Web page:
Loans Repayment Crisis Shadows Banking Triumphs

Nov 4 , 2023
By Selome Getachew

The banking landscape has exhibited a peculiar dichotomy recently. On one end, there is an applaudable growth in deposit accounts and value; on the other, a looming crisis brought about by non-performing assets.

The latest data from the National Bank of Ethiopia (NBE) paints a spirited picture, with deposit accounts soaring to 129.52 million in June 2023, up from 98.59 million the previous year. This has prompted many banks to announce their achievements to shareholders with justifiable pride.

Yet, beneath the impressive numbers lies a troubling problem: a growing default on loan repayments. The magnitude of this problem has driven many banks to reconsider their loan strategies, particularly those meant for export advances and pre-shipment guarantees. Disturbingly, several banks are now demanding up-front payments, running into hundreds of millions, as punitive measures against erring companies. This aggressive posture derives from the latter's failure to remit foreign currency as promised against their approved loans.

Experts pin the repayment failure on a well-entrenched malpractice: diversion of bank-provided funds. Many corporate borrowers have institutionalised the unethical habit of maintaining dual financial statements – one for the bank's loan appraisal and another for annual tax assessments. With bank-approved business plans becoming mere paper formalities, coupled with a lacklustre monitoring system post-loan disbursement, the system is rife for manipulation.

Financial malpractice is not just confined to financial statements.

The property market has become a playground for diverting funds earmarked for business ventures. This has triggered a volatile property price regime, rare in other markets, with property prices in prime locations in Addis Abeba soaring to unimaginable highs. In a startling revelation, the price for a square meter of property in the city was sold at a mind-boggling 187 times the threshold price set by municipal authorities in a land lease auction issued by the City Administration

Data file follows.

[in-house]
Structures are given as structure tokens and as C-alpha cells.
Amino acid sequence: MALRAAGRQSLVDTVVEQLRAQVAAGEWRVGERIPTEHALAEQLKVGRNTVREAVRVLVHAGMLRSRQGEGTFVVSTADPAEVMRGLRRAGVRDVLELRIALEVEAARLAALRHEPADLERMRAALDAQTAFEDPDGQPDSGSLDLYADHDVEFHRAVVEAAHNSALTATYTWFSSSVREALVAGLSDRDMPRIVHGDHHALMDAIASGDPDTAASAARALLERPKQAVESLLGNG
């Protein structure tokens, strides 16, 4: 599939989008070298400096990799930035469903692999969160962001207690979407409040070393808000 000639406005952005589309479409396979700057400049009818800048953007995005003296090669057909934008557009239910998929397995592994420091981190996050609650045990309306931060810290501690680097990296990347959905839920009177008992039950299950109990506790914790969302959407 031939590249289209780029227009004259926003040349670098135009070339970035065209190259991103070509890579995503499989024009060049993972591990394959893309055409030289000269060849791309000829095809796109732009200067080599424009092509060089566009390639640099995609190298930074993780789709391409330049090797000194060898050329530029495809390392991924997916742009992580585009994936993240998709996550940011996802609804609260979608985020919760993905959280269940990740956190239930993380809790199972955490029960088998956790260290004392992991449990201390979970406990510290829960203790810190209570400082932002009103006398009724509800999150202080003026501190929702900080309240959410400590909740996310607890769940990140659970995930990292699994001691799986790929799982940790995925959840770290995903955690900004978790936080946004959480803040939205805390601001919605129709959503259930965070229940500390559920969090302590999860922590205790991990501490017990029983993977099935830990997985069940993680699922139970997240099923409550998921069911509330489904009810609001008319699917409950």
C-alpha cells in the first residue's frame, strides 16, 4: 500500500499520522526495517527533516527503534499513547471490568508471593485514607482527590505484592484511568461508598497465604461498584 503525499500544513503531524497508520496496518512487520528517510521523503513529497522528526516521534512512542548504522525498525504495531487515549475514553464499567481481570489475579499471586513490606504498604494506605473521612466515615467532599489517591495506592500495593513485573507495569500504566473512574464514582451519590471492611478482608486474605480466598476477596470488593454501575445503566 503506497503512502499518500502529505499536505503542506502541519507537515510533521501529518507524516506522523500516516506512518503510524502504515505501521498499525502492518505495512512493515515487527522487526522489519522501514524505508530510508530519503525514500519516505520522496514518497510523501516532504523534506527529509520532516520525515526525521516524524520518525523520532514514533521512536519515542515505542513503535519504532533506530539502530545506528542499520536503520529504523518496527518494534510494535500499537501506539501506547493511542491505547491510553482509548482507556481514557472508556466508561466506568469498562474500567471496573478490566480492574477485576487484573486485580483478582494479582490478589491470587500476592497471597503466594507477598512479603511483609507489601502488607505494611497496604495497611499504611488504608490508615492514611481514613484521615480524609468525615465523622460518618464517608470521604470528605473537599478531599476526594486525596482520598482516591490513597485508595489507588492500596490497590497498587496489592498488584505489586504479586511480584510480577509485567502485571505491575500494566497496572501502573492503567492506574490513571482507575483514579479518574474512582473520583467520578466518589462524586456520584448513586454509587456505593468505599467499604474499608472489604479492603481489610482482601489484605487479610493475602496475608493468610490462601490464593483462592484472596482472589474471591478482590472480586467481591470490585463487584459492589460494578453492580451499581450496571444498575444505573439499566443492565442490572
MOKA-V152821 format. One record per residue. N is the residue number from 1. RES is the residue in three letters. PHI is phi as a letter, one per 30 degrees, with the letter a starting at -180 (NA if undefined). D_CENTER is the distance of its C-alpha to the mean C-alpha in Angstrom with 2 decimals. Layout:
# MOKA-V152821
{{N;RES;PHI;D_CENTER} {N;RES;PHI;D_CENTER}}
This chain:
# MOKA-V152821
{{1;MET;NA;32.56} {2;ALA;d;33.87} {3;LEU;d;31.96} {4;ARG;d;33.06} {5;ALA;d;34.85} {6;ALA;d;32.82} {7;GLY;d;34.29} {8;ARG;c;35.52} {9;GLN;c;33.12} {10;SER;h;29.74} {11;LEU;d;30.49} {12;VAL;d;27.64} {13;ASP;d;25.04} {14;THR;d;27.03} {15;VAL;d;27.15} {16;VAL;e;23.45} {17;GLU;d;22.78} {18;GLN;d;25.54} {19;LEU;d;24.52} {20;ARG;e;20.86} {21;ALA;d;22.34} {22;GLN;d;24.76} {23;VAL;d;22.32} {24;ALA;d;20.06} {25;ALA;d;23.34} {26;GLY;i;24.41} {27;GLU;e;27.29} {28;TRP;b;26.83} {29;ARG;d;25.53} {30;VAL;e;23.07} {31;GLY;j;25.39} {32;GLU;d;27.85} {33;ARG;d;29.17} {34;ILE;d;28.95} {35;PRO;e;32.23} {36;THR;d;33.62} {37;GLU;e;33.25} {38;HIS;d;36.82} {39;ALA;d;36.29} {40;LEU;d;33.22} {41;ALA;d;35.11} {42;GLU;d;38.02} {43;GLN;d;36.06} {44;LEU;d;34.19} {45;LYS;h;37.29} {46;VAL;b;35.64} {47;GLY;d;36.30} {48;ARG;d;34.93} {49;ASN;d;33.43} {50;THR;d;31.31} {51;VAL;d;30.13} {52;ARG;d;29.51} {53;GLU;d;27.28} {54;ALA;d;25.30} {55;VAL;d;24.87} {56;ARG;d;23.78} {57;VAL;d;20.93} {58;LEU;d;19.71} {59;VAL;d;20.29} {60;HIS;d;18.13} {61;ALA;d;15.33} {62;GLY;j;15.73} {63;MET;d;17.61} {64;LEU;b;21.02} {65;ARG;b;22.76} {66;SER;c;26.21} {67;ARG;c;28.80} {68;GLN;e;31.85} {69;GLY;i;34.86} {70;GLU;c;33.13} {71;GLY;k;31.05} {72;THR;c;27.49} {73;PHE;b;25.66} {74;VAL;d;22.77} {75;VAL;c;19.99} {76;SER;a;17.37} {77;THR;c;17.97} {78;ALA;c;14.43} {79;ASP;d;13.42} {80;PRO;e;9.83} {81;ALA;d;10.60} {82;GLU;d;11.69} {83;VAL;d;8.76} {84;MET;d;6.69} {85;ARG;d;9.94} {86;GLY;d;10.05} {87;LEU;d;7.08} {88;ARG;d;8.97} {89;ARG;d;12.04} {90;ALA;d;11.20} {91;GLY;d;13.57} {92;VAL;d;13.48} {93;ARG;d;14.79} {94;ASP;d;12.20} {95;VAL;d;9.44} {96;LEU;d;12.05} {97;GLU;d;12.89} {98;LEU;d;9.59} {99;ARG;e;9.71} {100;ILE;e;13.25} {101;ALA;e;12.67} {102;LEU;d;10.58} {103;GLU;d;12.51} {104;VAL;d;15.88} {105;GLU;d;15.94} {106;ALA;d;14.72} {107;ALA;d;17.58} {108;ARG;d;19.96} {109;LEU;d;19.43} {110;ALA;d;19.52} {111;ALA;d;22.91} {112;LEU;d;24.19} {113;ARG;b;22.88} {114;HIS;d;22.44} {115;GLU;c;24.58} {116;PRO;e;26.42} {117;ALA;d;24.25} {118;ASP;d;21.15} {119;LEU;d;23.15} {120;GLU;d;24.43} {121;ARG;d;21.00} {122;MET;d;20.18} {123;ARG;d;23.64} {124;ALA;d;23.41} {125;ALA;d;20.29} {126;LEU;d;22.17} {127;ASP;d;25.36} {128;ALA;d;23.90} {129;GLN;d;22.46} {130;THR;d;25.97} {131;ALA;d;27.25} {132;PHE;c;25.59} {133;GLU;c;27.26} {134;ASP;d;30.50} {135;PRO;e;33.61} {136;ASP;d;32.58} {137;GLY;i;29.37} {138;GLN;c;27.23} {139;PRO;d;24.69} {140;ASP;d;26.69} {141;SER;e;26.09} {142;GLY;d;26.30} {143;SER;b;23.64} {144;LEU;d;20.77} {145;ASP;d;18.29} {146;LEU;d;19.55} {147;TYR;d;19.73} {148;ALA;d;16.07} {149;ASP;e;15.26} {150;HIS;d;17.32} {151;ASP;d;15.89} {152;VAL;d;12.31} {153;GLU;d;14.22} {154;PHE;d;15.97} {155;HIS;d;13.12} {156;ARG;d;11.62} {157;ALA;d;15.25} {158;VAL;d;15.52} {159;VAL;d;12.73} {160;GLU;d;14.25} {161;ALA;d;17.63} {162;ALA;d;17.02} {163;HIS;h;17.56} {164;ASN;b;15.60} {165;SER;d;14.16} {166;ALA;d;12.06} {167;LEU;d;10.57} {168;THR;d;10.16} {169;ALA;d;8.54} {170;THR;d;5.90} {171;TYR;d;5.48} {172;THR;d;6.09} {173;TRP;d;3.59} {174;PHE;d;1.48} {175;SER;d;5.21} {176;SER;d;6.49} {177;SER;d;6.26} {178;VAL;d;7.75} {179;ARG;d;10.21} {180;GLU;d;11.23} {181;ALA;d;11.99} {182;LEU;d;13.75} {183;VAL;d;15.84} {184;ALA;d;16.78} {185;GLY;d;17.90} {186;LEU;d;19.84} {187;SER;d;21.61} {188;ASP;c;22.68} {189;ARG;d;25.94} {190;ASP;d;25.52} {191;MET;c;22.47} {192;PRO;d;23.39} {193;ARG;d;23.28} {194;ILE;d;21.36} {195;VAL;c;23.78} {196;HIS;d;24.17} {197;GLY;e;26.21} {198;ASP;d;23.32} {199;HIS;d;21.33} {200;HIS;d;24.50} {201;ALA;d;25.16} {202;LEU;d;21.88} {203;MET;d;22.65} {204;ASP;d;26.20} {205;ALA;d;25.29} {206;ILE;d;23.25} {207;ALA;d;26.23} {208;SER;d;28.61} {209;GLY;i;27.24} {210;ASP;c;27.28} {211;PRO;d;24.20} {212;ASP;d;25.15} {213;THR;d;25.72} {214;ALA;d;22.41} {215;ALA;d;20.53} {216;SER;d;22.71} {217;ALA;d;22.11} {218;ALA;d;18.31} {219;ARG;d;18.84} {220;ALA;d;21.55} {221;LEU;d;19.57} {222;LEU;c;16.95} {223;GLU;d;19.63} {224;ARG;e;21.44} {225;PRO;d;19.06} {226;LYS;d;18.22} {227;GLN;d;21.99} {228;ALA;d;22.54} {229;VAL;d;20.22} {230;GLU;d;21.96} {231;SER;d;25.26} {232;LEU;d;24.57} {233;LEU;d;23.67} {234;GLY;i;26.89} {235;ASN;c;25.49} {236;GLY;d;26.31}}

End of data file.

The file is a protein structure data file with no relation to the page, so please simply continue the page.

The question that should intrigue: with such exorbitant real estate prices and the evident economic instability, what is fuelling this demand?

Perhaps the answer lies overseas, with Ethiopians emerging as one of the leading groups of real estate magnates in Dubai's luxurious property market.

Ironically, the core of Ethiopia's economic strategy seems somewhat sidelined. The lion's share of the disbursed loans is not channelled towards the manufacturing sector – which should have been the primary focus. Instead, the ease of import businesses and oft-mismanaged export ventures dominate, leading to a skewed loan distribution. This, combined with a banking system more focused on loan repayment than the actual end-use of the funds, creates a precarious situation.

Signs of this financial recklessness are now beginning to manifest in the real estate market. With barely checked borrowing practices and the diversion of funds into property, the market is inflated artificially, making it susceptible to drastic corrections. The property bubble, if it bursts, could lead to significant financial chaos.

Acknowledging the gravity of the situation, regulators at the central bank have stepped in, rolling out a directive targeting squarely the reigning in inflation and modulating the loan-to-deposit ratio. This empowers them to keep a stringent check on loan approvals. Initial reports indicate the directive is working. The frantic pace of property transactions has cooled, with property prices in the higher bracket showing a marked decline. But it is not all rosy.

The default in repayment has inadvertently led to a liquidity crunch for several banks. Some even resorted to a bailout from the central bank, albeit at a stiff 18pc interest.

This ongoing financial reel reveals a lack of transparency in the business world. The widespread misallocation of loans, unchecked by the lenders, puts the country's economic stability at risk. For a sustainable financial environment, there should be a pressing need for rigorous oversight mechanisms. These should promote financial discipline, transparency, and the judicious use of borrowed funds.

PUBLISHED ON Nov 04,2023 [ VOL 24 , NO 1227]

Selome Getachew is a certified manager from James Madison University, USA. She is the founder and managing director of Bridge Investment Consultancy and  can be reached at (

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